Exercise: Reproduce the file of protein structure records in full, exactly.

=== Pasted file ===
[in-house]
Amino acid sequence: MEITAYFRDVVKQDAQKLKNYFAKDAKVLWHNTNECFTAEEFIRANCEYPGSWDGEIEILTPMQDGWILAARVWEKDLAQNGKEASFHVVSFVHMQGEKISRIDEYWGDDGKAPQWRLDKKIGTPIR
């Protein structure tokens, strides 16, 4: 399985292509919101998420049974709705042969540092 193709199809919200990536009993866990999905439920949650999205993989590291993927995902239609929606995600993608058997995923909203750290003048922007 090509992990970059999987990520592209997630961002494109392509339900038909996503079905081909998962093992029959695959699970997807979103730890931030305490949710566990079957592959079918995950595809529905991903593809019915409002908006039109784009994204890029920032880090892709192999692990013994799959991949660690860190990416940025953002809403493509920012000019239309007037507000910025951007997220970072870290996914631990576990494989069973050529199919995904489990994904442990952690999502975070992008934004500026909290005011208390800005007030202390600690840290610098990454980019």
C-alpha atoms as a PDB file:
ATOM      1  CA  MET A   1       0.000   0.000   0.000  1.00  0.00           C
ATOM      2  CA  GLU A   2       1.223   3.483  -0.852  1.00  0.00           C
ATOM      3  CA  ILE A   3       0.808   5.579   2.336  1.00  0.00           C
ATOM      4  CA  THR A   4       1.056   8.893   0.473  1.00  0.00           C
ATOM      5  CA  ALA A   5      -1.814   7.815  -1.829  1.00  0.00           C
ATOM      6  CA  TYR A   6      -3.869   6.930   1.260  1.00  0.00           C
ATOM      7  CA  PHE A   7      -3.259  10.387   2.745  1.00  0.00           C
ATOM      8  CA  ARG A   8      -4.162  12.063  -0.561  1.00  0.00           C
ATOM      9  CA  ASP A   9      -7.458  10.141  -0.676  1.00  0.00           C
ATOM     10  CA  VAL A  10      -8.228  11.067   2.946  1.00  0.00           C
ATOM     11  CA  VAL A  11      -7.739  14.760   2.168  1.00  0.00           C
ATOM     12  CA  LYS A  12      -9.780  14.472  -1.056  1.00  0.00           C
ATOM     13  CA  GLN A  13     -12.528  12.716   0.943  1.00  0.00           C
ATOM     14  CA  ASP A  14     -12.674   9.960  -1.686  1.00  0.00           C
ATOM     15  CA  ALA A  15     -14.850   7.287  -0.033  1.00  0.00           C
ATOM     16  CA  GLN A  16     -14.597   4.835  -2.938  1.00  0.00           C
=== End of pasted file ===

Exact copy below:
[in-house]
Amino acid sequence: MEITAYFRDVVKQDAQKLKNYFAKDAKVLWHNTNECFTAEEFIRANCEYPGSWDGEIEILTPMQDGWILAARVWEKDLAQNGKEASFHVVSFVHMQGEKISRIDEYWGDDGKAPQWRLDKKIGTPIR
């Protein structure tokens, strides 16, 4: 399985292509919101998420049974709705042969540092 193709199809919200990536009993866990999905439920949650999205993989590291993927995902239609929606995600993608058997995923909203750290003048922007 090509992990970059999987990520592209997630961002494109392509339900038909996503079905081909998962093992029959695959699970997807979103730890931030305490949710566990079957592959079918995950595809529905991903593809019915409002908006039109784009994204890029920032880090892709192999692990013994799959991949660690860190990416940025953002809403493509920012000019239309007037507000910025951007997220970072870290996914631990576990494989069973050529199919995904489990994904442990952690999502975070992008934004500026909290005011208390800005007030202390600690840290610098990454980019």
C-alpha atoms as a PDB file:
ATOM      1  CA  MET A   1       0.000   0.000   0.000  1.00  0.00           C
ATOM      2  CA  GLU A   2       1.223   3.483  -0.852  1.00  0.00           C
ATOM      3  CA  ILE A   3       0.808   5.579   2.336  1.00  0.00           C
ATOM      4  CA  THR A   4       1.056   8.893   0.473  1.00  0.00           C
ATOM      5  CA  ALA A   5      -1.814   7.815  -1.829  1.00  0.00           C
ATOM      6  CA  TYR A   6      -3.869   6.930   1.260  1.00  0.00           C
ATOM      7  CA  PHE A   7      -3.259  10.387   2.745  1.00  0.00           C
ATOM      8  CA  ARG A   8      -4.162  12.063  -0.561  1.00  0.00           C
ATOM      9  CA  ASP A   9      -7.458  10.141  -0.676  1.00  0.00           C
ATOM     10  CA  VAL A  10      -8.228  11.067   2.946  1.00  0.00           C
ATOM     11  CA  VAL A  11      -7.739  14.760   2.168  1.00  0.00           C
ATOM     12  CA  LYS A  12      -9.780  14.472  -1.056  1.00  0.00           C
ATOM     13  CA  GLN A  13     -12.528  12.716   0.943  1.00  0.00           C
ATOM     14  CA  ASP A  14     -12.674   9.960  -1.686  1.00  0.00           C
ATOM     15  CA  ALA A  15     -14.850   7.287  -0.033  1.00  0.00           C
ATOM     16  CA  GLN A  16     -14.597   4.835  -2.938  1.00  0.00           C